Q&A with the Fossil Fuels and Climate Impact Task Force
In the spring of 2017, Patricia Jipp Finkelman ’80, chair of the Grinnell College Board of Trustees, appointed a Fossil Fuels and Climate Impact Task Force to explore related issues including possible fossil fuel divestment in an unbiased, intellectually rigorous, transparent, and inclusive manner. The task force consists of three trustees: Michael Kahn ’74 (task force chair), Kathryn Jagow Mohrman ’67, and Edward Senn ’79.
Below is a Q&A with Kahn about the task force’s role on these issues.
Q. Why was this task force formed? (What impact did student protests and arguments have on its formation?)
A. Student activism and engagement certainly helped shine a brighter light on the topic of divestment, and board chair Finkelman and President [Raynard S.] Kington both agreed a dedicated task force was warranted to address this complex issue.
Q. To support the task force’s work, President Kington appointed an advisory committee of faculty, staff, students, and alumni, chaired by Wayne Moyer, professor of political science. They identified resources for the task force to consider, including experts who participated in campus dialogues during the fall. What was your impression of those resources?
A. The expert speakers and other resources identified by both the task force and advisory committee have been really excellent. We all learned a great deal from this process.
Q. During the fall semester, three series of “dialogues” were held on campus and speakers from on and off campus were invited to share their expertise about topics including divestment, investor activism, Grinnell’s sustainability plan, and trends in renewable energy. What did you learn that was most surprising or useful as you think about these issues?
A. We’ve learned a great deal over the 15 on-campus sessions. It was helpful to learn just how much Grinnell is already doing with regard to sustainability plans and surprising to learn that several recognized leaders in responsible investing favor investor engagement over divestment.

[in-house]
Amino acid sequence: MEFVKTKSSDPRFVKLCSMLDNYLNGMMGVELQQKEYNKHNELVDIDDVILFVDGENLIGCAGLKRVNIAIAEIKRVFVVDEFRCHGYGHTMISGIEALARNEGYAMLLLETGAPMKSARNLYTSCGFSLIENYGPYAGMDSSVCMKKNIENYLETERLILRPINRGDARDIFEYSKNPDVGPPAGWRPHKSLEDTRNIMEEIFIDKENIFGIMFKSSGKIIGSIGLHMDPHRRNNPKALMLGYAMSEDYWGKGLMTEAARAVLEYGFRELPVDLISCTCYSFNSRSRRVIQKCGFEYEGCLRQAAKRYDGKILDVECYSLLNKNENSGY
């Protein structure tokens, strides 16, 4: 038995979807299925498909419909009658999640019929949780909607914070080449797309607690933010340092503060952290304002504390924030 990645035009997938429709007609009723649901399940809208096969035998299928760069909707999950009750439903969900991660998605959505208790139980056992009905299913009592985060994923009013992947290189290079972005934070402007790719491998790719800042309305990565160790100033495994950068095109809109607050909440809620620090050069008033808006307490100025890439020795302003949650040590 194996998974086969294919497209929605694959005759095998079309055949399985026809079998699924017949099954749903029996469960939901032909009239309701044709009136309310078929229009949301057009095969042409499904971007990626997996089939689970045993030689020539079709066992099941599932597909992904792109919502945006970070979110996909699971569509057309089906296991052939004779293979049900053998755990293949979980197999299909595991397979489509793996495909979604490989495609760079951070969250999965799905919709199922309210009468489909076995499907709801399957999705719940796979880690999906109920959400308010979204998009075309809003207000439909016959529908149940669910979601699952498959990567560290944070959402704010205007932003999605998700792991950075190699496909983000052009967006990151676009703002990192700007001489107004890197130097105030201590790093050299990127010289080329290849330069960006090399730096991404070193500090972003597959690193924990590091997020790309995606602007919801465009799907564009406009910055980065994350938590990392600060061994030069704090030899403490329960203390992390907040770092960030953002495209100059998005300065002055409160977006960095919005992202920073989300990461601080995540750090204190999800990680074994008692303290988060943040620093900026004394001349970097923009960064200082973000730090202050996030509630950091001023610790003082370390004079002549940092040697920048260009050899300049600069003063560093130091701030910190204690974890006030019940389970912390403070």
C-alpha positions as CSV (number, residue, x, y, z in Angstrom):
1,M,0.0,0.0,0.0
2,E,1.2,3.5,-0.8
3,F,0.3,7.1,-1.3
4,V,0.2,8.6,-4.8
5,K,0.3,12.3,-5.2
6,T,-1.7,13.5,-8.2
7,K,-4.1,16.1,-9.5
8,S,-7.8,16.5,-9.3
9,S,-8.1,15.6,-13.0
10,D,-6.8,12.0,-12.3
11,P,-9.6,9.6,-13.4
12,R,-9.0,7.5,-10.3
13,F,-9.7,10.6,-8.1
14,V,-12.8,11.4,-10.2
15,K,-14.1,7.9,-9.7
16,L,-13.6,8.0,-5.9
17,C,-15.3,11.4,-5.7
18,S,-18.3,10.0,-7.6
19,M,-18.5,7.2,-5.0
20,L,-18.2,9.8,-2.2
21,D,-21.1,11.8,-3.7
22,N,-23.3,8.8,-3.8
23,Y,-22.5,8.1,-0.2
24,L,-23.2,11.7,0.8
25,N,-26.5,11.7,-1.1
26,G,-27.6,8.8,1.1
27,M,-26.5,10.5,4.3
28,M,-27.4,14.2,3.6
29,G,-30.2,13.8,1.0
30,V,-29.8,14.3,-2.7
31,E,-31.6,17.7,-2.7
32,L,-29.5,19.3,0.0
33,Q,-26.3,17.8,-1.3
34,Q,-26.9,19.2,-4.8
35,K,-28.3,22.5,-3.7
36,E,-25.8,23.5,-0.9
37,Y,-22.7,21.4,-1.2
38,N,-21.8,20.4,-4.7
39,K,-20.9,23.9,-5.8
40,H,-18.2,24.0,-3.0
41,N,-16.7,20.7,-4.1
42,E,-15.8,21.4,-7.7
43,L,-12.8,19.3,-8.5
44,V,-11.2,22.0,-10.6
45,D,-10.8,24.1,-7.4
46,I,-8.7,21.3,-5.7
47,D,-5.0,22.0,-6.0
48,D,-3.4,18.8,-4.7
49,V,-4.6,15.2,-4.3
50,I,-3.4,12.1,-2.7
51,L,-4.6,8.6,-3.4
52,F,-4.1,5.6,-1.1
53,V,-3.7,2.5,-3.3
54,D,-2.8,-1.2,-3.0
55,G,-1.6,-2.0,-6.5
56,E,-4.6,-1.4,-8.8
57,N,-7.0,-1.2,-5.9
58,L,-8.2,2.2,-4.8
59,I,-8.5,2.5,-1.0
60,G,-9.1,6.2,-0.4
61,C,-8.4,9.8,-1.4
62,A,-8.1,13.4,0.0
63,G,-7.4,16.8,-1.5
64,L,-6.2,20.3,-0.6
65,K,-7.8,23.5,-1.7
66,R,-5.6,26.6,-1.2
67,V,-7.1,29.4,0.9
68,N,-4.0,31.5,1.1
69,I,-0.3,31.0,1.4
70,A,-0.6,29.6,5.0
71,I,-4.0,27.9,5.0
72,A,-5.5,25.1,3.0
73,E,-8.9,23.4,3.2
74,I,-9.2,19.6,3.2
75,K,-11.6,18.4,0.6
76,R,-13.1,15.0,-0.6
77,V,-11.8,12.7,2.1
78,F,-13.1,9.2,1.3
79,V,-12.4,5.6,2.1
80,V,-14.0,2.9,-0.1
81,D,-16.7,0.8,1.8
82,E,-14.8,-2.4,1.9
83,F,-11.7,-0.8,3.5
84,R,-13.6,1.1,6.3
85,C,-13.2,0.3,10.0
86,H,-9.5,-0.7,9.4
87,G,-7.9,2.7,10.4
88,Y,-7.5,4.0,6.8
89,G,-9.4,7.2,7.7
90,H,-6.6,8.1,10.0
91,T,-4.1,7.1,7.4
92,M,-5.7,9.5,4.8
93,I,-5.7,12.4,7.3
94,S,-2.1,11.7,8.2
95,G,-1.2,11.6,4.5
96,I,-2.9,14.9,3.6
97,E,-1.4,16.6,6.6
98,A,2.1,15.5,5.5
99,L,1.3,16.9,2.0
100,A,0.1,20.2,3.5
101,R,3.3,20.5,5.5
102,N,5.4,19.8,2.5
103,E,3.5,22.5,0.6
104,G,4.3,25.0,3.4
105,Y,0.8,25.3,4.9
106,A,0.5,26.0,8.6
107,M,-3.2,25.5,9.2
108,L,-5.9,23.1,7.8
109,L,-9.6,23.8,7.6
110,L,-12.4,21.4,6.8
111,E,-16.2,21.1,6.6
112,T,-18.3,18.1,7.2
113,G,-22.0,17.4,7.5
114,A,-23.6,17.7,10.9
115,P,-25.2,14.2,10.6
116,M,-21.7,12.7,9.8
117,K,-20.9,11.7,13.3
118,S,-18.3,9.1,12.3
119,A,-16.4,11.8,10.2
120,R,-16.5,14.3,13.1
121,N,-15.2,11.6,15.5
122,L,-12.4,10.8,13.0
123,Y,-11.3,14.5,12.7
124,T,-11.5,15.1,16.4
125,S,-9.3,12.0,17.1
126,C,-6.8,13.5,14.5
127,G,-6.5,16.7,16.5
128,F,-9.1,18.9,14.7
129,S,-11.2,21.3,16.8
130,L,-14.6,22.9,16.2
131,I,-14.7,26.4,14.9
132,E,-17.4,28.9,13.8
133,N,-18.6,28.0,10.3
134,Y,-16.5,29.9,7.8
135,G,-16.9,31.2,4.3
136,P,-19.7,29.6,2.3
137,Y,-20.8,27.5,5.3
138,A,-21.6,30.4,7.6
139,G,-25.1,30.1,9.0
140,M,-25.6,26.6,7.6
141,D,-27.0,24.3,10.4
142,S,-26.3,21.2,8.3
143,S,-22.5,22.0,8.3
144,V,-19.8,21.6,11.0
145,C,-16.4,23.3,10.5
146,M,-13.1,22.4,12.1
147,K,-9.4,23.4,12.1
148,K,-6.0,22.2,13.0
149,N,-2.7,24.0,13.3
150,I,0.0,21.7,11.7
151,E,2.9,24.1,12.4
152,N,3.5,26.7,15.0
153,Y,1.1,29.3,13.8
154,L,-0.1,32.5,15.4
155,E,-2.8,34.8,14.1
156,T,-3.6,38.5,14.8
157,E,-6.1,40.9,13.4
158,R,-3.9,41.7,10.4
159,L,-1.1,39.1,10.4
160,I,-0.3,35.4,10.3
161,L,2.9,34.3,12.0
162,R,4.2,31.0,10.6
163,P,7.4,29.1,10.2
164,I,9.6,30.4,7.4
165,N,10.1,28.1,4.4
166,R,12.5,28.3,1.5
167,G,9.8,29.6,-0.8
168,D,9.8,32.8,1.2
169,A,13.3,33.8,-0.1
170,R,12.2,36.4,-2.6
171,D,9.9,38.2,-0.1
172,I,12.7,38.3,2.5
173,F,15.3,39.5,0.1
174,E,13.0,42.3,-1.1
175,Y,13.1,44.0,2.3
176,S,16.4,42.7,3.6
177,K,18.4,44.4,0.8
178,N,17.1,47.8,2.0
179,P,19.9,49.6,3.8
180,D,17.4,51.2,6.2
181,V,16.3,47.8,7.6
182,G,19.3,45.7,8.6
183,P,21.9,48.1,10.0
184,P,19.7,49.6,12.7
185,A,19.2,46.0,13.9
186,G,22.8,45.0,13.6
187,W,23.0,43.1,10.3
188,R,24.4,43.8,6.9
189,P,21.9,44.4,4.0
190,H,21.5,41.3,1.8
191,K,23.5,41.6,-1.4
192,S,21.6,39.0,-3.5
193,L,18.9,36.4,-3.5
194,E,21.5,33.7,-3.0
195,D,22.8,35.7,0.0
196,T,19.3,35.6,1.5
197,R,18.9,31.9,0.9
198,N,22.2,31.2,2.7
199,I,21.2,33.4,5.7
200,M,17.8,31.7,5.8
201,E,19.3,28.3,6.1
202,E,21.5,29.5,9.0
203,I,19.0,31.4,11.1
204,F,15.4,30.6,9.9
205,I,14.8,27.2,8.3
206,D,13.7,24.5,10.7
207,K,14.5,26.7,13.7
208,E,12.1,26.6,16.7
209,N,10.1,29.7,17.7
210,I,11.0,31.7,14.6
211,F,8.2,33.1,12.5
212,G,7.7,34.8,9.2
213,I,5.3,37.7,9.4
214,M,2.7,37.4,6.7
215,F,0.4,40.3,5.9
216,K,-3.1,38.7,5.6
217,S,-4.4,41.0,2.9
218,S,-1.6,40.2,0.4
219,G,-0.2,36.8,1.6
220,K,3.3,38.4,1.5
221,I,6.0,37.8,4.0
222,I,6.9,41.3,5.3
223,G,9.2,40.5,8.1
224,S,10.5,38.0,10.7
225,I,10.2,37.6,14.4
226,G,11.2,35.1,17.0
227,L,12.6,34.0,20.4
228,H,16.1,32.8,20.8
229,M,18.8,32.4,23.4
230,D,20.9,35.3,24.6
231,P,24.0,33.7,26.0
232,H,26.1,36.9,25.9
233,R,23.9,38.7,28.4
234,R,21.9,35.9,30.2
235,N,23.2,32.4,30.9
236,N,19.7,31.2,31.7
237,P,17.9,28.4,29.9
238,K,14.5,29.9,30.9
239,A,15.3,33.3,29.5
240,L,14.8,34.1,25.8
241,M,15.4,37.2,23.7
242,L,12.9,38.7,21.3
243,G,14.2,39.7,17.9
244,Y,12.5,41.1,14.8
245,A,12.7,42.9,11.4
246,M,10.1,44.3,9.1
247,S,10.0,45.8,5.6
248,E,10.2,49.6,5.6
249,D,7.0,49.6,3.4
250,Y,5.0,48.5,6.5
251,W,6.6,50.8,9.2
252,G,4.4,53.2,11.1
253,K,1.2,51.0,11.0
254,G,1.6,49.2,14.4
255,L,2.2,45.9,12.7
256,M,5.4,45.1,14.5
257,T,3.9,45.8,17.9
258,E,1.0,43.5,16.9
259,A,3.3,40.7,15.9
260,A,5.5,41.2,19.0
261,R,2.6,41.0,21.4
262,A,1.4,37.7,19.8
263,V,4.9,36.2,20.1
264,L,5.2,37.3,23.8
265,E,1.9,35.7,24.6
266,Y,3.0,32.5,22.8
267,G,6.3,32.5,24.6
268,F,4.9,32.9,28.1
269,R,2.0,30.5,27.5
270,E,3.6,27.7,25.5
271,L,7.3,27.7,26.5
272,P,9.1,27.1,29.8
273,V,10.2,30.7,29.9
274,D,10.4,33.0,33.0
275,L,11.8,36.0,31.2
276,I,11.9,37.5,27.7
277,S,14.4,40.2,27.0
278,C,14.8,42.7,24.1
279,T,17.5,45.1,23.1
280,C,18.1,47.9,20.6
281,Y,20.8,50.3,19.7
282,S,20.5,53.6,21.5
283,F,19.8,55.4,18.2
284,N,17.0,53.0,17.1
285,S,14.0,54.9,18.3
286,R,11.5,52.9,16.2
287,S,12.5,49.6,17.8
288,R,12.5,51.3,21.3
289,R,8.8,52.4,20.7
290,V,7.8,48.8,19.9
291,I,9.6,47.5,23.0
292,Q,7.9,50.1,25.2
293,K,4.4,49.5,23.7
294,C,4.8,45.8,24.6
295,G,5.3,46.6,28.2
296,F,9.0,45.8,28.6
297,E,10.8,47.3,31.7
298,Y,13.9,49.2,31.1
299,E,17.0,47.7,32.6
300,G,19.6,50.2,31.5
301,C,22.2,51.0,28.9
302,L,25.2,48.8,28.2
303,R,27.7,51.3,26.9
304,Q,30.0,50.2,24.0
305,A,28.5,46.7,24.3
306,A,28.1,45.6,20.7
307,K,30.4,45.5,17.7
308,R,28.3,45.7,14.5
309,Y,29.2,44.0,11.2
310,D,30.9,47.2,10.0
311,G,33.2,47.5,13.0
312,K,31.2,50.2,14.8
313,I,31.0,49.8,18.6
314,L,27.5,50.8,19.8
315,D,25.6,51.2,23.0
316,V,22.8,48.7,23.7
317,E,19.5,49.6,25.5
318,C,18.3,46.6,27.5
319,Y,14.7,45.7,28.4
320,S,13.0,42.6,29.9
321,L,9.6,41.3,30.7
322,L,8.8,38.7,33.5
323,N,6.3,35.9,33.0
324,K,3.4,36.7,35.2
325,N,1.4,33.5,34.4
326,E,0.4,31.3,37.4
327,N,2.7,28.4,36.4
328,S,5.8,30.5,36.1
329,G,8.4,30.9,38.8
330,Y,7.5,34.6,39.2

Q. What was your impression of the participation by the campus community in the dialogues?
A. The members of the advisory committee were actively engaged in each campus session, but broader turnout was otherwise pretty limited. Since the issues are more complex than many might realize, we hope those who are interested will go to the task force website, grinnell.edu/about/trustees/fossil-fuels-task-force, to view some of the sessions. Everything the task force members are seeing and considering is available for all to see.
Q. At the spring 2018 board meeting, the task force will present its recommendations. How will the task force decide what to recommend?
A. We will spend the next several months combing through all of the information we have received plus any other research or information the advisory committee provides for our review. We have been meeting weekly for many months already, and I believe we have a strong foundation for working through decisions on divestment and other actions the College could take to positively address climate change. We are all confident that this process will produce a number of impactful recommendations.
Q. Final thoughts?
A. We believe our process has been as important as the serious questions we are seeking to address. This has been a completely open, inclusive, and transparent process. The voices and views of students, faculty, alumni, and staff have all played a major role, not just the voices of outside experts. Though our work isn’t done, I think all of us who have worked on this are proud of how we have gone about it.